Re: how I got started and whether it's a fallback/sell-out

Subject: Re: how I got started and whether it's a fallback/sell-out
From: Karen Mulholland <kemulholland -at- yahoo -dot- com>
To: techwr-l -at- lists -dot- techwr-l -dot- com
Date: Wed, 20 Aug 2008 08:01:34 -0700 (PDT)

I was an R&D technician for Data General, back in the early '80s. As the printer group changed its focus from designing printers to licensing existing products from other companies, my job involved less and less prototyping and debugging, and ever-increasing amounts of writing specifications and product evaluation reports. Our technical publications staff often took my product specifications, reformatted them, and published them as user's manuals.

This irked me but I didn't see the implications until one day when I needed to change the ribbon on a Hitachi printer. I went through the 430-page manual and finally found it. I followed the instructions as best I could. There were no illustrations and no warning about how sharp the ribbon guide was. I could see it would be tough to avoid cutting myself, so I was careful - but I still sliced the Dickens out of my finger. I picked up the manual (a big 3-ring binder) and heaved it across my lab, yelling "G- d- it, I can write better than that!" (Oh yeah, and I disqualified the printer from further consideration for reasons of safety.)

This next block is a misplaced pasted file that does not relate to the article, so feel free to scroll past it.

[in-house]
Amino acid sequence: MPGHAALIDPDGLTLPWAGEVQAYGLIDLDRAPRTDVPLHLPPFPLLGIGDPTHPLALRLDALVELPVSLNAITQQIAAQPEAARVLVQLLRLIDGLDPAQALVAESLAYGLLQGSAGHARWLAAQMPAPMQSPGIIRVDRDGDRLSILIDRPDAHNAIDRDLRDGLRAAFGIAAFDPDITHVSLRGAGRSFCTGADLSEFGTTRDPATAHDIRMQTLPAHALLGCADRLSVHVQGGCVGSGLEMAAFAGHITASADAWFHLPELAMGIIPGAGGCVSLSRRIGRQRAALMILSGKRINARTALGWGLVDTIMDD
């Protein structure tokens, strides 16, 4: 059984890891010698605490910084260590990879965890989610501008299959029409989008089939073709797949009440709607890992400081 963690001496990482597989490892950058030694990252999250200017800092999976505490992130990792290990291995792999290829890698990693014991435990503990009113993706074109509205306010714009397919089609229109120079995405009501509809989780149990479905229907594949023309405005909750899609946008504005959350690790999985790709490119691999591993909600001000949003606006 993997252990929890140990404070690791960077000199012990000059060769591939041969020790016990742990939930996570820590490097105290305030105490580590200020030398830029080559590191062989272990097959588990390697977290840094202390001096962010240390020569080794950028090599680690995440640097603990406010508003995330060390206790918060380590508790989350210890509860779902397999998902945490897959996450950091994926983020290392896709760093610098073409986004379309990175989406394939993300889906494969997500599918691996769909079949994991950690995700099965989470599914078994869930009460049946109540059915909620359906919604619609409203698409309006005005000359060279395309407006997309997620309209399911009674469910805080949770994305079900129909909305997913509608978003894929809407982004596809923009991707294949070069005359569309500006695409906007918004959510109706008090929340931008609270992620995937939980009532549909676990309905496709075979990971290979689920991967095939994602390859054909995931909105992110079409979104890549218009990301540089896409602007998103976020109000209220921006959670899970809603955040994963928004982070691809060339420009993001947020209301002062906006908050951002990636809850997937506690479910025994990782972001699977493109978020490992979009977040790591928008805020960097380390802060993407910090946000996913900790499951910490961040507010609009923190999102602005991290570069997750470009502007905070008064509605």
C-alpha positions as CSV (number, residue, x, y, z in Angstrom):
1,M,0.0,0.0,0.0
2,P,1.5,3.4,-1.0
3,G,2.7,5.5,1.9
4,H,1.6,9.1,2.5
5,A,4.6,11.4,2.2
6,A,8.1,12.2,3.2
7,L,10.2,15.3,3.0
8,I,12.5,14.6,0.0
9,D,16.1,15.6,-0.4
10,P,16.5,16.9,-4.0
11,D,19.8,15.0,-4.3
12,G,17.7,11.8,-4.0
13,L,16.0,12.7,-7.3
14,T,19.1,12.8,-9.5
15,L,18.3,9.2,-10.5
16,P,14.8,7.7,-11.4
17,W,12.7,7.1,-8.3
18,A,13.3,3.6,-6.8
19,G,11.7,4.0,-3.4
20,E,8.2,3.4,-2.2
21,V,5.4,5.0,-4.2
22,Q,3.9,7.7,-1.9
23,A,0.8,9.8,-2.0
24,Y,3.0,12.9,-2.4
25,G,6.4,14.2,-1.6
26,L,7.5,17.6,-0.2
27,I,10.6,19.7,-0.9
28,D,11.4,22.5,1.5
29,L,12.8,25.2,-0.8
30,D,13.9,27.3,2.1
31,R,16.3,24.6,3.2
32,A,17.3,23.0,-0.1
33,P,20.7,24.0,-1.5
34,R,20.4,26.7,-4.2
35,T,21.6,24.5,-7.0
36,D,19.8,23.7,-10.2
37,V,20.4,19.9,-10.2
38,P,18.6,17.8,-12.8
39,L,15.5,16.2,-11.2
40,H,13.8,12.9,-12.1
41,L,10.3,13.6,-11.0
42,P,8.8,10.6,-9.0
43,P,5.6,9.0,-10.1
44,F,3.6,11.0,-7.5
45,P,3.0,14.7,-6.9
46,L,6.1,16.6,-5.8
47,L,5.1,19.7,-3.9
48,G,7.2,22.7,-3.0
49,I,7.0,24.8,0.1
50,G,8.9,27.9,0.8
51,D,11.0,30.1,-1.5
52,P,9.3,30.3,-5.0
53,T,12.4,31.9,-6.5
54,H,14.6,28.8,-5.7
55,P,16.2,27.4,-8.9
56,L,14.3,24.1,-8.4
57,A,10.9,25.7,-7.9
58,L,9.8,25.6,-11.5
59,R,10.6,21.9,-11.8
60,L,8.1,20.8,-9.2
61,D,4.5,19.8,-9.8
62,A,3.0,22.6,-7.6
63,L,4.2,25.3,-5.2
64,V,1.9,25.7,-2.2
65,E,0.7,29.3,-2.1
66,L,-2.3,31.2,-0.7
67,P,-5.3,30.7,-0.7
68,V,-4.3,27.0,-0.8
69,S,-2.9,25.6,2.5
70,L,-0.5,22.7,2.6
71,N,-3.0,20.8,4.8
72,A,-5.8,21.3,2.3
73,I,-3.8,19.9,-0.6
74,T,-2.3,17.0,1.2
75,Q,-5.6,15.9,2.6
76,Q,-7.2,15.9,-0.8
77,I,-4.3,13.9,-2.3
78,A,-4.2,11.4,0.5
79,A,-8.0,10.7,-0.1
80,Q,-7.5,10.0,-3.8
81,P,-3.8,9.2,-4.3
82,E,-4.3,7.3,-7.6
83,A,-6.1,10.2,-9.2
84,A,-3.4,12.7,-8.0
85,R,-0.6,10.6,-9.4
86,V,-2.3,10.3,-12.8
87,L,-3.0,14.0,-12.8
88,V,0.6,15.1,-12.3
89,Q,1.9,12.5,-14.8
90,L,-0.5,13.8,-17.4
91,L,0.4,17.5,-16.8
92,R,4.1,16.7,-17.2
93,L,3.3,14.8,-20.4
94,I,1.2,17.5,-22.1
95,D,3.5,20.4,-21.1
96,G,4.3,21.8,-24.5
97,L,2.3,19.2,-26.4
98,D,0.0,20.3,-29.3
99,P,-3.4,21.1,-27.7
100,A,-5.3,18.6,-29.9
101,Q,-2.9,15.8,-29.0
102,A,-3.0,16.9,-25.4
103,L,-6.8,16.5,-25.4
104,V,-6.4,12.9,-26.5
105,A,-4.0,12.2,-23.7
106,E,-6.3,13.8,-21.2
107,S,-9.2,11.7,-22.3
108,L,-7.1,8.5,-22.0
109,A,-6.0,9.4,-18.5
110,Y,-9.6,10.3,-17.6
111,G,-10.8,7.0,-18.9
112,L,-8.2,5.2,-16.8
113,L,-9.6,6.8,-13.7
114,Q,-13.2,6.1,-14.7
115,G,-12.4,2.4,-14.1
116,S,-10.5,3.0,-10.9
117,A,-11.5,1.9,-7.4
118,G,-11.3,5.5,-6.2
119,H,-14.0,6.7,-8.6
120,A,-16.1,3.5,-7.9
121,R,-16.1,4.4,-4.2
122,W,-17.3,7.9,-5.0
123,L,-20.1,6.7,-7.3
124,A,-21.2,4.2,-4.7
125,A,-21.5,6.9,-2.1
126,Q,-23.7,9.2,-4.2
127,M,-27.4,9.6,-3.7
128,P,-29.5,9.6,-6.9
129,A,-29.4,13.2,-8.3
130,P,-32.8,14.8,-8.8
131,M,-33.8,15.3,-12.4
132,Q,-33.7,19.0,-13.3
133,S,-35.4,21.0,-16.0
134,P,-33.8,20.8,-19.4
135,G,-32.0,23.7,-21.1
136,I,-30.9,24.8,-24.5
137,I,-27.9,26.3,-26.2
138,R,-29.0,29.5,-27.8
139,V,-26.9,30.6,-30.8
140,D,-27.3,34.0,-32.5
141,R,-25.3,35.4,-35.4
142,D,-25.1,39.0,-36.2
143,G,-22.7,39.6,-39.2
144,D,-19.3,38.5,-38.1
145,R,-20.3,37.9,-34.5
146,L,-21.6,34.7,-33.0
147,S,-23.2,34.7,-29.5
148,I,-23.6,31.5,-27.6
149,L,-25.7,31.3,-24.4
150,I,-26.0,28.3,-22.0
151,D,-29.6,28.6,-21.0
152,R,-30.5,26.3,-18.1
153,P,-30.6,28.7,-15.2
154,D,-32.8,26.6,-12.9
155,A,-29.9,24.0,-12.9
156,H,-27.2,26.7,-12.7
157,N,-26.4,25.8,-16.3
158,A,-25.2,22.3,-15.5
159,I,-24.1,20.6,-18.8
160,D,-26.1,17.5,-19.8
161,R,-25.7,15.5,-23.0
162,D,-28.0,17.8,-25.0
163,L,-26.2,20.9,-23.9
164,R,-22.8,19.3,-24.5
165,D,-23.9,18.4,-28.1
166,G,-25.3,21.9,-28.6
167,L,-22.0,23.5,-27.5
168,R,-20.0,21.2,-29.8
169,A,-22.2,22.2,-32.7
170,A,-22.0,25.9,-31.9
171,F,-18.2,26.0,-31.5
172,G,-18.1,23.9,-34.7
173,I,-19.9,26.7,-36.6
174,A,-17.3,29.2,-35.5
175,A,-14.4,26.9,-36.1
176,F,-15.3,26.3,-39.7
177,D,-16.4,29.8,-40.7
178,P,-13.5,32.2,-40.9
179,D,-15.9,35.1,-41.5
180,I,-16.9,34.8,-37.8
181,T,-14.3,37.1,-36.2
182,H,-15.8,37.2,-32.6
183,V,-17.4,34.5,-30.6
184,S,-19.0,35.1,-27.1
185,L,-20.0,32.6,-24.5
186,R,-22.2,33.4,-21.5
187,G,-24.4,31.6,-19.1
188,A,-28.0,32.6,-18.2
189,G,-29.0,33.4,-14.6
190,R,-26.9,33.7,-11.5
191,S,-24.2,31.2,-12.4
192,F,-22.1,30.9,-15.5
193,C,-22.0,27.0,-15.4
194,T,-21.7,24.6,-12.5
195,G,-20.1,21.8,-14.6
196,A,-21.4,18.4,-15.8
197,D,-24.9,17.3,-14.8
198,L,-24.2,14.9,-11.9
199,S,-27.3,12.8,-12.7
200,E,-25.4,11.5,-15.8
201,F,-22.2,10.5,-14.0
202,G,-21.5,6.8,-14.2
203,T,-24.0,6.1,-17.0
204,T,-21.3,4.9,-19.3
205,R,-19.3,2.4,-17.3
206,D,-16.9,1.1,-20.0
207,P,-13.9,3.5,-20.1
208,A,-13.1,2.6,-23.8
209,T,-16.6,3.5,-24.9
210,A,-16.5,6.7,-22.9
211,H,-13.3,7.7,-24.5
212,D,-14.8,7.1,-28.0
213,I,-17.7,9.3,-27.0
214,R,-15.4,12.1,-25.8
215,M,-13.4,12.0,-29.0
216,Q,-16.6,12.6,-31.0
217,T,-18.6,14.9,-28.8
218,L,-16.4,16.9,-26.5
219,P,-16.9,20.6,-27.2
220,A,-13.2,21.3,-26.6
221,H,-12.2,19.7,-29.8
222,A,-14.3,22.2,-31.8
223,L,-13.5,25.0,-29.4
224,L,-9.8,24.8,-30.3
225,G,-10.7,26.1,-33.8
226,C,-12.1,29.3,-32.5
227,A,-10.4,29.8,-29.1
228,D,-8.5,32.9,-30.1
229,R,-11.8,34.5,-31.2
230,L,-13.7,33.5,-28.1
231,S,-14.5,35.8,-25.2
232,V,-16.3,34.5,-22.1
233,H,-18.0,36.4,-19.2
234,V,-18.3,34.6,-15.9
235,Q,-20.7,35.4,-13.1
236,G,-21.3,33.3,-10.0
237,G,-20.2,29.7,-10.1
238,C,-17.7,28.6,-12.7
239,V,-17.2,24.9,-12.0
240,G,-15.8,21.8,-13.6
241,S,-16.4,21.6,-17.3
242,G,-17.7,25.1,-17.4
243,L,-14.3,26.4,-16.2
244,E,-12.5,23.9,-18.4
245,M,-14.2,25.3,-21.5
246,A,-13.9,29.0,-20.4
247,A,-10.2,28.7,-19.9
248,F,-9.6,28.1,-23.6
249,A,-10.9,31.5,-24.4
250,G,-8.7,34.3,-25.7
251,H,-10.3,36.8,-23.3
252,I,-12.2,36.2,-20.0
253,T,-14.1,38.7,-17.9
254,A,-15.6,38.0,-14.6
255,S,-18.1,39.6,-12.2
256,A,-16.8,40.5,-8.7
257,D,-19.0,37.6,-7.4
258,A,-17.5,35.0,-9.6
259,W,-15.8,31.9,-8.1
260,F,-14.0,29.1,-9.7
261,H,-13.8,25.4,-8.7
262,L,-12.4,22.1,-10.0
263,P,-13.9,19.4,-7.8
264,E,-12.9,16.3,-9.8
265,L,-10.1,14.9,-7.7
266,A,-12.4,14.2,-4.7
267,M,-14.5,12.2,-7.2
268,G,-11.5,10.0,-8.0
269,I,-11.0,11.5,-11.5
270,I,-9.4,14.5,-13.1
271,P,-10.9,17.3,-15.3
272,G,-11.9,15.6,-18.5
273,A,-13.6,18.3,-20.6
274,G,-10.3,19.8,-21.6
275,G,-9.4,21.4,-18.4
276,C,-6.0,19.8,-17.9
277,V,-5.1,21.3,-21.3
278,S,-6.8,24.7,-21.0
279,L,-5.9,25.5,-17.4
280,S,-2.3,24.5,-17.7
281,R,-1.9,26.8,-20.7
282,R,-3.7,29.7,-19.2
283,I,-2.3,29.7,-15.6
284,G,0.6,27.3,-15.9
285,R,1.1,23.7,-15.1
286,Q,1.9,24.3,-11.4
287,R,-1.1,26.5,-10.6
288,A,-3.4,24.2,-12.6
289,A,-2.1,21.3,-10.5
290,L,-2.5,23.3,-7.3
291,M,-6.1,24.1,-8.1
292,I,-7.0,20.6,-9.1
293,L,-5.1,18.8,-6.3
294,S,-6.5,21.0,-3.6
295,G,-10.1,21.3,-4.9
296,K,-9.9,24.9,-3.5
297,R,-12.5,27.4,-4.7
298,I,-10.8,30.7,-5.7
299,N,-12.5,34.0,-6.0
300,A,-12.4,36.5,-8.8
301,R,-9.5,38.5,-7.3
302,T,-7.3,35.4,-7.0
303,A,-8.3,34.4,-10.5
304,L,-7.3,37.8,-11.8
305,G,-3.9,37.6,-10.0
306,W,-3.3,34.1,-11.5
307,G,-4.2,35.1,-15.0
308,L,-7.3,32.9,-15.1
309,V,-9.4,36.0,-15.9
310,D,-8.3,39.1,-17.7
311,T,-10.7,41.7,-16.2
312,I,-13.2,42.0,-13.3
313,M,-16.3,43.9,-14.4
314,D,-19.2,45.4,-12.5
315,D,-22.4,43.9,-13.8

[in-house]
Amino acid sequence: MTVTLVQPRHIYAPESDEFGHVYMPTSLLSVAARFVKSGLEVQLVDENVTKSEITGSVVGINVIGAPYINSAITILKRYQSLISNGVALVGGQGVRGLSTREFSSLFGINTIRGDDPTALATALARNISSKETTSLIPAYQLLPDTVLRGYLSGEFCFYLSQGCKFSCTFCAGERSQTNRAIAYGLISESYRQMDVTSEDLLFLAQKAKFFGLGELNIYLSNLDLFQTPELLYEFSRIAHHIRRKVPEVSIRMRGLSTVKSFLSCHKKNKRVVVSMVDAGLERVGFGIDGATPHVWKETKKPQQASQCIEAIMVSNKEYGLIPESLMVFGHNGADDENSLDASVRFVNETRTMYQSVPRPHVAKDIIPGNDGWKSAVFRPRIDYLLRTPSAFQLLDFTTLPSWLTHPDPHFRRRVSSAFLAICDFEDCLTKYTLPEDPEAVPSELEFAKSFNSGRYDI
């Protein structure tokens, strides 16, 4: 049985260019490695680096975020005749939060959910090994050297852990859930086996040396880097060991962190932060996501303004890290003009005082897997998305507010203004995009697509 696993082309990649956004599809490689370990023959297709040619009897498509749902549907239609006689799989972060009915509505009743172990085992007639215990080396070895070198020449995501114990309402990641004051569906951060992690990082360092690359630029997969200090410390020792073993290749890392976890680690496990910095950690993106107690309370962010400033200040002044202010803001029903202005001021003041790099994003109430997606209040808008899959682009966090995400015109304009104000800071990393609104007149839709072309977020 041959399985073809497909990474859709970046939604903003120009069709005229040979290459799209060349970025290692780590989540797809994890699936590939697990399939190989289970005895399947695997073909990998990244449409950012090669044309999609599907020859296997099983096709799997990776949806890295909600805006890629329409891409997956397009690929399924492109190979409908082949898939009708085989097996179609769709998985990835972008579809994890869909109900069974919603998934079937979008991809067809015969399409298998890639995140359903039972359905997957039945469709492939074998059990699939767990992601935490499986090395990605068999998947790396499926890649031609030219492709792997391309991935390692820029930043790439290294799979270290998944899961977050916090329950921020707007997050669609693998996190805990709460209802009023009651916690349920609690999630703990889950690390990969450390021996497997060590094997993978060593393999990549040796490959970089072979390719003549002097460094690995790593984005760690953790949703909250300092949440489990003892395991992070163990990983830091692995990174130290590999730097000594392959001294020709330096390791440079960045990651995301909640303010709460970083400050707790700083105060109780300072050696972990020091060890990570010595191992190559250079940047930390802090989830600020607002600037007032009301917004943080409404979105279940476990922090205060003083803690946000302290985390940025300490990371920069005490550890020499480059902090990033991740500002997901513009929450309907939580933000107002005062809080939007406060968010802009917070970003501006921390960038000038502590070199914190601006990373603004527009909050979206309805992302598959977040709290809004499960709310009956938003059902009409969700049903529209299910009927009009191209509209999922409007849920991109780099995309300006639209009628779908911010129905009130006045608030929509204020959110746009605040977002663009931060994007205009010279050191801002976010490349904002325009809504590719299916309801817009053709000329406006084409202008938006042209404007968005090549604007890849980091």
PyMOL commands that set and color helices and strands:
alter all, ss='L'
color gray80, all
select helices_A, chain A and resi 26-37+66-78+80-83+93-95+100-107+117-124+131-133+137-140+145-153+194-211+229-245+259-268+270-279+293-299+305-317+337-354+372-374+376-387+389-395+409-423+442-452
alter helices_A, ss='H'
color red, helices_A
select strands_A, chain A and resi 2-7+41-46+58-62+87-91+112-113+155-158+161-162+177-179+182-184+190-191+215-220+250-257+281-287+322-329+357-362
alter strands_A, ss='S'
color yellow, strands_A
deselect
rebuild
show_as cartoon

The next day I started working on one of the supervisors in the field service publications group. It took him a few months to get the hiring requisition, but I ended up working for him. It paid better and involved less heavy lifting. I also got my own phone instead of having to share the lab phone with all the other technicians.

Since then I've gone back to the engineering side once, for a couple years. But writing is what I want to do. Sometimes I miss my oscilloscope, but I have never seen technical writing as a second-choice career. This is work that I enjoy and do well. As a technician, I was never going to be able to help customers to do their jobs better with my employer's products. As a writer, that's what I do.

I feel that I provide more value to an employer as a technical communicator than as a technician - so I am happier in my writing career than I was when I was a technician.

There are as many paths to this career as there are people in it, but my path was one of seeking - and finding - a challenging and rewarding way to make a living. Strike that - if it was just "to make a living", I'd enjoy it less. I do it to participate in the world, to keep my mind busy learning new things, to be able to write day after day *and get paid for it*. Life's too short to stay in a job that sucks.


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